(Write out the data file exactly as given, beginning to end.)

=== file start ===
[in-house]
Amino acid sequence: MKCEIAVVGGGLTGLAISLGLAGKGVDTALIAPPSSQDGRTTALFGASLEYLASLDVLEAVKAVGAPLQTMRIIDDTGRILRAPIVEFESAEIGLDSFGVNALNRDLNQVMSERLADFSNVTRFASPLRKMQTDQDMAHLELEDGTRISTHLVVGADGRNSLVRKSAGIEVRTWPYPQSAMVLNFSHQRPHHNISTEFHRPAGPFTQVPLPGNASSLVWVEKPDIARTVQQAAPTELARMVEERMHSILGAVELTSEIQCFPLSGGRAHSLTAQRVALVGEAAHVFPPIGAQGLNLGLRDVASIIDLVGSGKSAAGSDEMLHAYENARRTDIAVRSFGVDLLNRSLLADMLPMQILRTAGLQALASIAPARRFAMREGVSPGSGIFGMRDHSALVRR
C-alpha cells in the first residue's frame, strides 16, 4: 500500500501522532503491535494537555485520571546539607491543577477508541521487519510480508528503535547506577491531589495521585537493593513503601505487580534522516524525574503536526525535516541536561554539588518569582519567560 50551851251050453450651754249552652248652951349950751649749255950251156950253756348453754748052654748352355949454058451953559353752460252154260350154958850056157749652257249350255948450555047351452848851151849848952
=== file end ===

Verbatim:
[in-house]
Amino acid sequence: MKCEIAVVGGGLTGLAISLGLAGKGVDTALIAPPSSQDGRTTALFGASLEYLASLDVLEAVKAVGAPLQTMRIIDDTGRILRAPIVEFESAEIGLDSFGVNALNRDLNQVMSERLADFSNVTRFASPLRKMQTDQDMAHLELEDGTRISTHLVVGADGRNSLVRKSAGIEVRTWPYPQSAMVLNFSHQRPHHNISTEFHRPAGPFTQVPLPGNASSLVWVEKPDIARTVQQAAPTELARMVEERMHSILGAVELTSEIQCFPLSGGRAHSLTAQRVALVGEAAHVFPPIGAQGLNLGLRDVASIIDLVGSGKSAAGSDEMLHAYENARRTDIAVRSFGVDLLNRSLLADMLPMQILRTAGLQALASIAPARRFAMREGVSPGSGIFGMRDHSALVRR
C-alpha cells in the first residue's frame, strides 16, 4: 500500500501522532503491535494537555485520571546539607491543577477508541521487519510480508528503535547506577491531589495521585537493593513503601505487580534522516524525574503536526525535516541536561554539588518569582519567560 50551851251050453450651754249552652248652951349950751649749255950251156950253756348453754748052654748352355949454058451953559353752460252154260350154958850056157749652257249350255948450555047351452848851151849848952